But you wouldn't dare. Look at those eyes! As a kid I marveled at those beady little eyes, nothing more than white circles around small black dots. It was important that the dots were fully encircled by white; if they'd touched the eyes' edges, they'd immediately give the animal a more cheerful or human look.

And this angry bear was anything but cheerful or human. Don't ever mess with a grizzly's porridge, kids.

An equally fuzzy but less menacing bear romped through the pages of The Large and Growly Bear by Gertrude Crampton, illustrated by John P.  Miller. Miller used the same white-circle/black-dot technique for his bear's eyes, but only when he needed the bear to affect a blank, scared, or wondering expression. Just by making the pupils wider, or by moving them to shift the bear's gaze, he instantly made his boastful bruin a more friendly and hapless creature. I remember this fascinating me as a kid, that just this little tweak could change the whole look of a character and its story.


Like "Rojan," the artist Tenggren (who illustrated many Golden titles), depicted his predators with small pupils to give them an intense look. At right is his wonderful lion from The Saggy Baggy Elephant. For some reason I disliked the elephants in this book and sort of wanted the lion to be able to eat Sooki, the elephant baby. Poor lion, he looked so hungry, and Sooki was so plump.

 I certainly didn't want the lion to eat any of the canines features in Dogs, illustrated by Tibor Gergely, so it was a good thing that title was devoid of ravenous large feline predators. Which made sense, as this was a nonfiction book.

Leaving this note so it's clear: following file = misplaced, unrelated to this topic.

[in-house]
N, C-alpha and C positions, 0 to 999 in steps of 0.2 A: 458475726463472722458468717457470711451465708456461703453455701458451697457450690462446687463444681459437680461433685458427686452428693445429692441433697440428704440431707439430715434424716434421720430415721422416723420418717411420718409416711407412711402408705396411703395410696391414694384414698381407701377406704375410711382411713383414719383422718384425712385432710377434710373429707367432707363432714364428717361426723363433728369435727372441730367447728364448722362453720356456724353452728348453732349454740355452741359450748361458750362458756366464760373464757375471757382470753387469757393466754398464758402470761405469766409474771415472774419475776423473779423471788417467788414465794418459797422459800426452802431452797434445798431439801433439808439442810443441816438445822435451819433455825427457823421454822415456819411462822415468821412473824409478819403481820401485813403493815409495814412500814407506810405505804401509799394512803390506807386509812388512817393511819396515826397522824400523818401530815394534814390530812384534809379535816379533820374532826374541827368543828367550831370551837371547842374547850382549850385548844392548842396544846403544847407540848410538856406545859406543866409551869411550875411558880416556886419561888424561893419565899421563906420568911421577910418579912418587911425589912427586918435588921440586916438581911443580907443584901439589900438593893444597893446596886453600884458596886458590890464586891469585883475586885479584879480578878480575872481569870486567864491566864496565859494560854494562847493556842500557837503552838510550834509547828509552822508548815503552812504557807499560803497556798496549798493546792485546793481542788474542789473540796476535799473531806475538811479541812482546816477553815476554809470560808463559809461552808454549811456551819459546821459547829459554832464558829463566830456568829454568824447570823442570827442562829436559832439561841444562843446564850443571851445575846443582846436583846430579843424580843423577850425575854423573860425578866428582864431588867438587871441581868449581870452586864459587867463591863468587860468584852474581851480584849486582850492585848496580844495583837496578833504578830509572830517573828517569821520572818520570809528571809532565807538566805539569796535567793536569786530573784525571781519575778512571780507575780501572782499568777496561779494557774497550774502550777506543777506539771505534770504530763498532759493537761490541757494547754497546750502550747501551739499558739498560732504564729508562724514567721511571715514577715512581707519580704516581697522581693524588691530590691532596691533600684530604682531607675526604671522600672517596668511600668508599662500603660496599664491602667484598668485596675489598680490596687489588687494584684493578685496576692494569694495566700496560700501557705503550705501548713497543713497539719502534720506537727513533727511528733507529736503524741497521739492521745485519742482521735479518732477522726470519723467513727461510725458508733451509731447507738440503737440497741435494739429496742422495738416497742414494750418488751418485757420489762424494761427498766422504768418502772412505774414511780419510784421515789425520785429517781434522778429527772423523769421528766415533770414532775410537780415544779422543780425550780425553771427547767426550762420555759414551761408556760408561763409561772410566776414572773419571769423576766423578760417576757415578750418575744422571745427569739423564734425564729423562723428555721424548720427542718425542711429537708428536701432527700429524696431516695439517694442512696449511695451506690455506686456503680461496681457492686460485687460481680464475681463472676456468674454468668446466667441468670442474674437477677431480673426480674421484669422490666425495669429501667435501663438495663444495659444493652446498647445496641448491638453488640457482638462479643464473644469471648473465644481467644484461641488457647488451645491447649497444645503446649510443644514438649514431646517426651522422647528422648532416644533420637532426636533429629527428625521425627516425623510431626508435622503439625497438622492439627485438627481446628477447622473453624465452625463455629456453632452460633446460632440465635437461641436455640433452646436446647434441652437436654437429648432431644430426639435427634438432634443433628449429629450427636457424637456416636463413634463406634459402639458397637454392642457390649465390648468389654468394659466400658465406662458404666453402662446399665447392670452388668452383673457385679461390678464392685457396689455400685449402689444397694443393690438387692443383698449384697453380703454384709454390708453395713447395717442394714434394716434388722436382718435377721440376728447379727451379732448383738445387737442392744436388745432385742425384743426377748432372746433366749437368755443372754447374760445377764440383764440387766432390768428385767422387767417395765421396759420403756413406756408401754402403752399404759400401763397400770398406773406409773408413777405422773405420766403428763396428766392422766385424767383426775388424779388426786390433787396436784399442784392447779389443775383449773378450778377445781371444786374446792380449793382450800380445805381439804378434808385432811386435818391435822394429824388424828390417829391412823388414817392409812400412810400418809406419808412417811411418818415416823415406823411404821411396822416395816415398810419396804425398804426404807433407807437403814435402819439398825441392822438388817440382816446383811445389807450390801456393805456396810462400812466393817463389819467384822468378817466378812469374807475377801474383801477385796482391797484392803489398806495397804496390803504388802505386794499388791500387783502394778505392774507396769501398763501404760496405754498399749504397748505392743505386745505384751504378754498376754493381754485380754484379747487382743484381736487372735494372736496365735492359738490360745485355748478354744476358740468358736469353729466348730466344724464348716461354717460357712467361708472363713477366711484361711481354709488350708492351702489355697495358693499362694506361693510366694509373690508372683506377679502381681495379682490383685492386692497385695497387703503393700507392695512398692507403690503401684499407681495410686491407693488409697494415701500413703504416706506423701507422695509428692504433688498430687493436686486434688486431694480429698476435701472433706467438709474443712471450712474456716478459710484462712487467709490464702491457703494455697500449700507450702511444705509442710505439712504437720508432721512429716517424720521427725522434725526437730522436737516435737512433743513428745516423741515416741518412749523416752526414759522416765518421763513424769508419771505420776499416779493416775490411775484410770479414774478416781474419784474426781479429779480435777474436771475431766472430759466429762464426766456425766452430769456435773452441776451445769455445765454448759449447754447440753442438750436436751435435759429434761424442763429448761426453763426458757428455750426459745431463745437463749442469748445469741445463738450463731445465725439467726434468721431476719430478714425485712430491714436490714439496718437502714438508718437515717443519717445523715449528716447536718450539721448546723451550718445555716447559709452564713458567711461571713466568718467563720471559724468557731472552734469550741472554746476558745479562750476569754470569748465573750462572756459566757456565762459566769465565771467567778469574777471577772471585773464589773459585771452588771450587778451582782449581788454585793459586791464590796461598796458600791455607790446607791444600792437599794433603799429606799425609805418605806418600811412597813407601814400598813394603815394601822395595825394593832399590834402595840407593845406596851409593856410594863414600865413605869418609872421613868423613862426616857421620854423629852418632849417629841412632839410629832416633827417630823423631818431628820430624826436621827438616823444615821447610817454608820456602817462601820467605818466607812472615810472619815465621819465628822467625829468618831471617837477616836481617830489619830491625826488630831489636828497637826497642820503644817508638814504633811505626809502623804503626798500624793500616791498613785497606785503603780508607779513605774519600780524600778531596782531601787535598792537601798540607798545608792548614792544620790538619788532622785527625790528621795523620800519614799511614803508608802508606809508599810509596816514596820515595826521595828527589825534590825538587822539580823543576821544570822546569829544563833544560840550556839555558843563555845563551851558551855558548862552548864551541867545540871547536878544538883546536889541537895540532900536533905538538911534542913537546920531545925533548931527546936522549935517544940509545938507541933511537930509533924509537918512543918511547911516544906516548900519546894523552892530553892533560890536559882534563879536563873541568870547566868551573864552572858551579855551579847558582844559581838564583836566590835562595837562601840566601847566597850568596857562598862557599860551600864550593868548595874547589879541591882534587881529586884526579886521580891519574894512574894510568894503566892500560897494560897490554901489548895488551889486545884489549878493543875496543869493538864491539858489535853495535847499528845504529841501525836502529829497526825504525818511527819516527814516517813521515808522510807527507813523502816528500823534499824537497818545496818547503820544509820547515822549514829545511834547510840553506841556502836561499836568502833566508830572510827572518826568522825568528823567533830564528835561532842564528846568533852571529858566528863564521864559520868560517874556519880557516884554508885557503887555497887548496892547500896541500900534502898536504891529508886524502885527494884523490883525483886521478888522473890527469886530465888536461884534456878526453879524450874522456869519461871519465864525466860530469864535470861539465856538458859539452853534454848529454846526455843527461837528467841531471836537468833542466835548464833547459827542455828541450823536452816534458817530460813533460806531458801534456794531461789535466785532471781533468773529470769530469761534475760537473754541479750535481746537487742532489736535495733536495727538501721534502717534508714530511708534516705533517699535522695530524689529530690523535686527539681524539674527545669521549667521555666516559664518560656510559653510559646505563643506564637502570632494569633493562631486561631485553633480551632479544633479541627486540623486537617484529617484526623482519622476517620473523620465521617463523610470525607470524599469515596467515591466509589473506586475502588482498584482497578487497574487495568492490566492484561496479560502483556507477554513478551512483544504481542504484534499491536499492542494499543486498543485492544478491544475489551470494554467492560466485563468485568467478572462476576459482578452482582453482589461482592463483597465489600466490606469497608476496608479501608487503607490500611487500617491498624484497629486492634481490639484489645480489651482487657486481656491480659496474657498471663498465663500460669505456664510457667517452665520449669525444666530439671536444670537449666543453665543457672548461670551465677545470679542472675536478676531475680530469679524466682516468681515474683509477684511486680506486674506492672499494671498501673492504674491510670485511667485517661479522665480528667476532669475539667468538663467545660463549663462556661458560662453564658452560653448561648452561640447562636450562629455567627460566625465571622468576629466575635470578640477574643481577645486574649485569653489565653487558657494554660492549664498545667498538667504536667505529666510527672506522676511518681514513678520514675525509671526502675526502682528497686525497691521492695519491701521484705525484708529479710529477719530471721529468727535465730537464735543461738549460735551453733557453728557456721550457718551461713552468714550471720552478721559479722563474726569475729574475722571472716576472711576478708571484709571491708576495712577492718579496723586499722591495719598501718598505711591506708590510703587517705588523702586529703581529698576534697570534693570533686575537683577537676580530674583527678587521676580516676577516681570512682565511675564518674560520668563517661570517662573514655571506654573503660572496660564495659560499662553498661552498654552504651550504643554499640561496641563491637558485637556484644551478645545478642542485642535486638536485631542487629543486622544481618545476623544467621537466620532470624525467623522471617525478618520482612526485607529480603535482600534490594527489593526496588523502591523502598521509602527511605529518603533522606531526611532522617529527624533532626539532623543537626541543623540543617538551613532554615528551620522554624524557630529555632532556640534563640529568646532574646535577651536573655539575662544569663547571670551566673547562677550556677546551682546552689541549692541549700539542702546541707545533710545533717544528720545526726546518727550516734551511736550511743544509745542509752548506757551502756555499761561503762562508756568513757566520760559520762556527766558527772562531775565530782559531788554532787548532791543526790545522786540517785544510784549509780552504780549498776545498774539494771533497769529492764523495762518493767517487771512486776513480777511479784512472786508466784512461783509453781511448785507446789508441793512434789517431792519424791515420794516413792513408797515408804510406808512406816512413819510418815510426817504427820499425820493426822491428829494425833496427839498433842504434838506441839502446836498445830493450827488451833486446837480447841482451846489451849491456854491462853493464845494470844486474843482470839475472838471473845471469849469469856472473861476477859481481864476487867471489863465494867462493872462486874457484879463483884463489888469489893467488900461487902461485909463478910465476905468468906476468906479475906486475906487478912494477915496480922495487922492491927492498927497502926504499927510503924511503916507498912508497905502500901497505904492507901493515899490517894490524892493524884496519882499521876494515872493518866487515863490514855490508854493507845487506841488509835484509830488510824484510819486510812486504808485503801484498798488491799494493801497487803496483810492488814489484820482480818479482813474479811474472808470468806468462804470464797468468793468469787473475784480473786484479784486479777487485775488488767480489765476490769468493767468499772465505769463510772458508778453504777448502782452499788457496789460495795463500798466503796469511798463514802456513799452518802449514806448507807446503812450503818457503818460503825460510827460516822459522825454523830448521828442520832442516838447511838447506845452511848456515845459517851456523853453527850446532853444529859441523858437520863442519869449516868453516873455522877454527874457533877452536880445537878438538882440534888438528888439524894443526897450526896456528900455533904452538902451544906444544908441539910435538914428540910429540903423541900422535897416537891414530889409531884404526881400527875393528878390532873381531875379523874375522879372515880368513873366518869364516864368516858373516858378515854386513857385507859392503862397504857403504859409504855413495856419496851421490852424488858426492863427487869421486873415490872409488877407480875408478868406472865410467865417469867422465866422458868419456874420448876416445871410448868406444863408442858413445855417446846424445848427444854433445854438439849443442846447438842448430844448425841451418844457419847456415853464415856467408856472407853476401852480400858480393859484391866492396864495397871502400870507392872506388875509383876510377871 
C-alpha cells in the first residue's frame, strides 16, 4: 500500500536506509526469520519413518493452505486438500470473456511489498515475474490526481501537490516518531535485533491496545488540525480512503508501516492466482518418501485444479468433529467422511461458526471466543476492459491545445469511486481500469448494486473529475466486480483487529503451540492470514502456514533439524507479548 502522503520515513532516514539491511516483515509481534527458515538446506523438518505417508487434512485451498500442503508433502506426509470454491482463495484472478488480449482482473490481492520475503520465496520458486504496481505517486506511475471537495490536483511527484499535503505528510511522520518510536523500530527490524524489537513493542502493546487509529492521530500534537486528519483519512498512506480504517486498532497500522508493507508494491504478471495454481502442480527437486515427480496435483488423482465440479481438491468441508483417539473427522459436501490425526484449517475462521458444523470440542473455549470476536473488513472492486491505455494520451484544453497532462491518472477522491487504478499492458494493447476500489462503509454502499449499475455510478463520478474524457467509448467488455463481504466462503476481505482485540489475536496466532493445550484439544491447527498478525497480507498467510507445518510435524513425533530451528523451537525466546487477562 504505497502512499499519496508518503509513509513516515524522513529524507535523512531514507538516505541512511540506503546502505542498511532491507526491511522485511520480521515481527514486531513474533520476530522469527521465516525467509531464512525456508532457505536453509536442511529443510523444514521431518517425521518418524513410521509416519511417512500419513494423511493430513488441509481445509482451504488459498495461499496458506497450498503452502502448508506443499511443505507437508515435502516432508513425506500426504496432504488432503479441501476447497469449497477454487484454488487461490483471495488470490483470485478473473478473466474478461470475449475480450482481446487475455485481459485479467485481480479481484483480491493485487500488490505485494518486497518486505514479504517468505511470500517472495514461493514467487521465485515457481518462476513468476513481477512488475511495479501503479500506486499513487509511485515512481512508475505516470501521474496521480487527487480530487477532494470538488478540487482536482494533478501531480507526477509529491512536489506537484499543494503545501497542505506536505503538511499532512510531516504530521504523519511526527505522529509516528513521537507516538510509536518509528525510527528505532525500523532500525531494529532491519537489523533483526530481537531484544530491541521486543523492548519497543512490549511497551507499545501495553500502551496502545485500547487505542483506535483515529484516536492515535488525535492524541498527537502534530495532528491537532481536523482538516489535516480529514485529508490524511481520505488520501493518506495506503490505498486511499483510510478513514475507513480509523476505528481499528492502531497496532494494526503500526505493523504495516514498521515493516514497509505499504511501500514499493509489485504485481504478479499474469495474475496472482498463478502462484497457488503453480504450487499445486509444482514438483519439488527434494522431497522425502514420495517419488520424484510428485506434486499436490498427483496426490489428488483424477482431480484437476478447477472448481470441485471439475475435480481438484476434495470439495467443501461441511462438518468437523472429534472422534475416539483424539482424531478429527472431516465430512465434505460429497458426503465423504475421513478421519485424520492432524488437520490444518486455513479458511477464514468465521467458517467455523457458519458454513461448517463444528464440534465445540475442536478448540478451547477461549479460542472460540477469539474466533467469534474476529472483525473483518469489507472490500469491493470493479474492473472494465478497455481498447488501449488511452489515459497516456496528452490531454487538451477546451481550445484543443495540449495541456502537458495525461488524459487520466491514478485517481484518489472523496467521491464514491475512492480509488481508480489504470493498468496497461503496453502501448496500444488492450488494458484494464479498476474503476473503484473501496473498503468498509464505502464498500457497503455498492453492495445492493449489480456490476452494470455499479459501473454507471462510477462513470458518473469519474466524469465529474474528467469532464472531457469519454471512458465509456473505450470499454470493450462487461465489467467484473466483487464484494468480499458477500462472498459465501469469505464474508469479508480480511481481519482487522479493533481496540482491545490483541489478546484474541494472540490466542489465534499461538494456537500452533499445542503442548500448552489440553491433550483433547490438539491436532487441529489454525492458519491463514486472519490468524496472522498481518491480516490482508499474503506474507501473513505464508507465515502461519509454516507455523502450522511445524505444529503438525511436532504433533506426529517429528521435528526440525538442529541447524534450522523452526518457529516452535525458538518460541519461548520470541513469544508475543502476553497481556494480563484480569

The Little Golden Books line included a lot of  nonfiction content, often presented within a storybook context but sometimes as straight nonfiction (there were books about postal workers, firefighting, cars, trains, dinosaurs, and animal migration, for example).  

Dogs was told in verse. When I opened up the book prior to writing this blog entry, one illustration in particular tugged me straight back to the kitchen in the house I grew up in. I remember standing there, book in hand, asking my mom why this dog had such a funny tail, and her explaining that the lady in the picture was just knitting with yarn that was the same color as the dog.


Flipping through the Golden Books we have on hand inspired me to take out from the library some of the nonfiction books suggested by Ms. Muldrow, such as a history of children's book publishing in America (Minders of Make-Believe by Leonard Marcus) and a history of Golden Books in particular (Golden Legacy, also by Marcus).